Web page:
Prosecutor Steve Baldassano said that while he has sympathy for Tata's family, she had nobody to blame but herself.
"She was being paid to watch these children. She knew better," Baldassano said. "It's not the stove. It's not the refrigerator. It's not any parents' fault. It's nobody's fault but her own."
One of the surviving children, Makayla Dickerson, stood next to Baldassano as he spoke. Makayla, whose 3-year-old brother Shomari died in the fire, showed reporters scars the fire left on her right forearm.
Tata's attorneys argued she never intended to hurt the children, who ranged in age from 16 months to 3 years old, and whom Tata had referred to as "her babies." But prosecutors did not need to show she intended to harm them, only that the deaths occurred because she put them in danger by leaving them alone. Under Texas law, a person can be convicted of felony murder if he or she committed an underlying felony and that action led to the death.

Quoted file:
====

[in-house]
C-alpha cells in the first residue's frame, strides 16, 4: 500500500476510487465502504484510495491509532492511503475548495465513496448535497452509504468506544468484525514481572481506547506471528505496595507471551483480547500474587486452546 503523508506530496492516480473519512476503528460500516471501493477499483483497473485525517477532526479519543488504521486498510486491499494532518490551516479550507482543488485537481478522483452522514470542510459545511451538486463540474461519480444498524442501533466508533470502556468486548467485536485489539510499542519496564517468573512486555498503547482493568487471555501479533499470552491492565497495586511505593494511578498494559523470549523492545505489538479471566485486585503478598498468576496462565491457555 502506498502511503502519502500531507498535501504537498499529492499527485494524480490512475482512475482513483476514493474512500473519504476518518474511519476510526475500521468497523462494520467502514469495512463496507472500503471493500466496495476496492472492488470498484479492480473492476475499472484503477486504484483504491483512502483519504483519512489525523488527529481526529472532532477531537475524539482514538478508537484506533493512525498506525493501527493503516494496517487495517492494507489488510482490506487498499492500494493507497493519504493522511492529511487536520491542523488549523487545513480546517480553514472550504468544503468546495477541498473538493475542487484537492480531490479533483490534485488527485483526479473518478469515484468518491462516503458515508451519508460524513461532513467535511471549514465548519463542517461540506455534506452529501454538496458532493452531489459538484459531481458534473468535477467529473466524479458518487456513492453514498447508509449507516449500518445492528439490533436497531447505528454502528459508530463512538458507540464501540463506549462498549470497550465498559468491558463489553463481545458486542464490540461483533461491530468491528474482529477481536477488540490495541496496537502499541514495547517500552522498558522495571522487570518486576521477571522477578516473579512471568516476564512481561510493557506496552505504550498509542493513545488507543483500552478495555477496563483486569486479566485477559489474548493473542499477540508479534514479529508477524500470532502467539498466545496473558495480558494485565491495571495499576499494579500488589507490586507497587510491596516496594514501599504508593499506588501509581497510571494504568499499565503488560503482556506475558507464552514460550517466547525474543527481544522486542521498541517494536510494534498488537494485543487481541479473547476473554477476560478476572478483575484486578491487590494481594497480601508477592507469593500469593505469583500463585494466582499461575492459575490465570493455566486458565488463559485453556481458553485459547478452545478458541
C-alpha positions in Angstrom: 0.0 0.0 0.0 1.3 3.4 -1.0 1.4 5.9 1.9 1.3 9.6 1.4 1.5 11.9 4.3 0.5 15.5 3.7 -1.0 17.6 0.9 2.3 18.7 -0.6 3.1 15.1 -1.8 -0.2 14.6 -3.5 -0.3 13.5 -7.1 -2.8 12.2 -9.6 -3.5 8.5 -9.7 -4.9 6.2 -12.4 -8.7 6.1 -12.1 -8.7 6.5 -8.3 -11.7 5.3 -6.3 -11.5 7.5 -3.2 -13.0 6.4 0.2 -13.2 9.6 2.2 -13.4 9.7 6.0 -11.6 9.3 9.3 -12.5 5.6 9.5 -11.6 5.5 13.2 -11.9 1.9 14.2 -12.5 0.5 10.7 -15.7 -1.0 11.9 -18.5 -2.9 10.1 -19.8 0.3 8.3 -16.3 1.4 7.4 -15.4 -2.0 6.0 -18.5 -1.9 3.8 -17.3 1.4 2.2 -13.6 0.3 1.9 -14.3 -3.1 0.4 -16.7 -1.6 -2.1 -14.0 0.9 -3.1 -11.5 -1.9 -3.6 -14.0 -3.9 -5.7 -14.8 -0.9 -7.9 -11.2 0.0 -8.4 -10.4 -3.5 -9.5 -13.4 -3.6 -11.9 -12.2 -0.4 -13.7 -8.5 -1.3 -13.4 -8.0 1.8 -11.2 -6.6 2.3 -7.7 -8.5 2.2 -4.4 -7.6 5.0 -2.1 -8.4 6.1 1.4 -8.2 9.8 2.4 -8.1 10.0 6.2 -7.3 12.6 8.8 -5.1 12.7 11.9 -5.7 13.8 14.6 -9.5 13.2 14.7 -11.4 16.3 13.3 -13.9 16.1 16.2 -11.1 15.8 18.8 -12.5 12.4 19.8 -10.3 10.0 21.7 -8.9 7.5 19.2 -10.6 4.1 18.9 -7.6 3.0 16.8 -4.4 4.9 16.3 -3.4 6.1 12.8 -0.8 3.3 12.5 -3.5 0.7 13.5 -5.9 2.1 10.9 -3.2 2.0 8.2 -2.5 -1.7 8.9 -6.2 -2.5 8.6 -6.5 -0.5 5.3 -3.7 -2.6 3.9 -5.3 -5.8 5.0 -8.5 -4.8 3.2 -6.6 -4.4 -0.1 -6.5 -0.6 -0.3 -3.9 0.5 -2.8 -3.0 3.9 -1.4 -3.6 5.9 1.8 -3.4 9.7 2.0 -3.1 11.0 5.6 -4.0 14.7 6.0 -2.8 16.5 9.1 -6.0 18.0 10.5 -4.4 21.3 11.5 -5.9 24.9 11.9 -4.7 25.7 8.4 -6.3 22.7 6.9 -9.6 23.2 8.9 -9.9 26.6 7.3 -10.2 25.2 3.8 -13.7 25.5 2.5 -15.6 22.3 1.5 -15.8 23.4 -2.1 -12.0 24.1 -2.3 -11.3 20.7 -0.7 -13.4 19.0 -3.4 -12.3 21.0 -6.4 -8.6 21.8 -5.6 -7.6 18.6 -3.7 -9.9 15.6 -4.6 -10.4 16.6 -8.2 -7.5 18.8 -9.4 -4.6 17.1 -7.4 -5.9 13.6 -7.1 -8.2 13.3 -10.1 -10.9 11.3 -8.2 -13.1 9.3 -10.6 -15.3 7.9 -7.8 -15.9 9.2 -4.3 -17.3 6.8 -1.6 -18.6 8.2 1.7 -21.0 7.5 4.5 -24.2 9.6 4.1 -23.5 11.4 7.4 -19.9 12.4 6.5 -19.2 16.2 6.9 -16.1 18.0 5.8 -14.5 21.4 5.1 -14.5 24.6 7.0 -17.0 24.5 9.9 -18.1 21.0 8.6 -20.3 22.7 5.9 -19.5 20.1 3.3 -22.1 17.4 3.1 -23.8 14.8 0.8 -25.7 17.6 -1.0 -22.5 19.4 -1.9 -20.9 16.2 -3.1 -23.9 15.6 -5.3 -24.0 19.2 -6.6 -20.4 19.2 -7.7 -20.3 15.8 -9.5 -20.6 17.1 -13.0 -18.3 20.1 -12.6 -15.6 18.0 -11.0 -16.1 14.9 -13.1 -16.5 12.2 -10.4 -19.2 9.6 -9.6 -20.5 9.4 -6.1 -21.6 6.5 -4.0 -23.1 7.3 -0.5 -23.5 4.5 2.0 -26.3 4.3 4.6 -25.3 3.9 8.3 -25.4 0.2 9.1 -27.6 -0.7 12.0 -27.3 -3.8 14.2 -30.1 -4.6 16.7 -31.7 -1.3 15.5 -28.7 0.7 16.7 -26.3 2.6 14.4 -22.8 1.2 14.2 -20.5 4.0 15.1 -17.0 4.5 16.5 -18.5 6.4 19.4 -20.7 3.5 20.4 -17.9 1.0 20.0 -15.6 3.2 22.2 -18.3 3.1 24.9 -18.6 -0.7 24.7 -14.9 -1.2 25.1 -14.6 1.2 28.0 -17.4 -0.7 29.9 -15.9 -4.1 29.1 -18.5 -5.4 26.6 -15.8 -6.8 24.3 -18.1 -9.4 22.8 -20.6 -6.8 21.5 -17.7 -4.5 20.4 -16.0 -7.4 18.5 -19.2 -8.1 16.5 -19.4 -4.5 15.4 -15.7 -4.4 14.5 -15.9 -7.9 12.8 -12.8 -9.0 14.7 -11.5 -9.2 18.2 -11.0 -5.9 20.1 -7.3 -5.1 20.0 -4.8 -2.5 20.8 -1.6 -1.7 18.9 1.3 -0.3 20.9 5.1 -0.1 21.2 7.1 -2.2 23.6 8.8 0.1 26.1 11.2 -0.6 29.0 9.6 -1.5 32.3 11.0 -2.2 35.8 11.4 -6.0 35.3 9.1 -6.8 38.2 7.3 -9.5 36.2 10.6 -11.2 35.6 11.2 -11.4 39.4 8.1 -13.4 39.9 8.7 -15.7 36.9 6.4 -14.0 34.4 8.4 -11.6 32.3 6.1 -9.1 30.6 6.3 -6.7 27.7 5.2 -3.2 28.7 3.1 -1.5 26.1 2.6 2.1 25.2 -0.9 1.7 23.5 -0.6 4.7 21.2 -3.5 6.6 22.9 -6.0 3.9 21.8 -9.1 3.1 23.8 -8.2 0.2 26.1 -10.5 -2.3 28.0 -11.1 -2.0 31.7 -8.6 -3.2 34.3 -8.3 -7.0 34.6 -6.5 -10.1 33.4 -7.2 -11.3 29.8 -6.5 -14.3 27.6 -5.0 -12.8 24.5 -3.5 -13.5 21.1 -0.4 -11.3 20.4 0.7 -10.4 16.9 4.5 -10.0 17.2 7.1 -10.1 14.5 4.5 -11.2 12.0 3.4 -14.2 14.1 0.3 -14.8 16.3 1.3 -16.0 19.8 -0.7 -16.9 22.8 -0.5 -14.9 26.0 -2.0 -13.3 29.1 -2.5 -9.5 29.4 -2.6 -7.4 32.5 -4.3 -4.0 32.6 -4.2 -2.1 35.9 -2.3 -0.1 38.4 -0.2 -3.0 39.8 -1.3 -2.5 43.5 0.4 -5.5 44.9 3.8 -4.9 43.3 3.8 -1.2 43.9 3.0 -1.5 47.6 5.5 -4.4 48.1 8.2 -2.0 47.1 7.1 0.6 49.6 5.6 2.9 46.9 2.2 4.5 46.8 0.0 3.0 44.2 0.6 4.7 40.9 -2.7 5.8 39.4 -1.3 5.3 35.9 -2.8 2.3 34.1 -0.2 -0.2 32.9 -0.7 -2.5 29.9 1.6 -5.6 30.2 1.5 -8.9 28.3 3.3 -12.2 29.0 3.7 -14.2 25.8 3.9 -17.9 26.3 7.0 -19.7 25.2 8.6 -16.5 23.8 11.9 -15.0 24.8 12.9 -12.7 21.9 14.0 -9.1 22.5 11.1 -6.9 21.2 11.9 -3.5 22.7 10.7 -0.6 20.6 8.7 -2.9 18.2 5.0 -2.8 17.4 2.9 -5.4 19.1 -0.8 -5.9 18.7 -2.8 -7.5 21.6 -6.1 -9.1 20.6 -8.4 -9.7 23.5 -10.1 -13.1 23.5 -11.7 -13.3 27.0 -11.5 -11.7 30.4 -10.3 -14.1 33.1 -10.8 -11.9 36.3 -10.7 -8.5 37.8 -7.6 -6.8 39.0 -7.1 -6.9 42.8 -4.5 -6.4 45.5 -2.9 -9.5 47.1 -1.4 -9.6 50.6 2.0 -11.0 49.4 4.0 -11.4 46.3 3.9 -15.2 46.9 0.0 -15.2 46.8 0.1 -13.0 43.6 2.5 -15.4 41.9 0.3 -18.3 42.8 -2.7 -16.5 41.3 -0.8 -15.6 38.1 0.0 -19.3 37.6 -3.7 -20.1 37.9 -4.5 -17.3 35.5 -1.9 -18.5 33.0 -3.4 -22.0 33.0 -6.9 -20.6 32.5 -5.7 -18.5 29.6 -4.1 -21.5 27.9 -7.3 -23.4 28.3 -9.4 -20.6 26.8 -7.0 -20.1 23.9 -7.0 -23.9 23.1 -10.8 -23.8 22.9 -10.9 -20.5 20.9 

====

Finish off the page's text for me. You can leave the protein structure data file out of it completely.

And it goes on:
In a victim impact statement Sparks read in court after the verdict was announced, she told Tata the children were never "your babies."
"They don't belong to you. They never did," she said.
But Sparks said that while she holds Tata accountable for what happened, she forgives her. After reading the statement, Sparks went over to Tata's mother in the courtroom and hugged her.
Jurors declined to speak with reporters after the sentence was announced.
Tata fled to Nigeria after the fire but was captured after about a month, returned to the U.S. in March 2011 and has remained jailed since. She was born in the U.S. but has Nigerian citizenship.
Tata still faces three more counts of felony murder in relation to the other children who died, and three counts of abandoning a child and two counts of reckless injury to a child in relation to the three who were hurt. Baldassano said prosecutors planned to pursue trials on the remaining felony murder charges.
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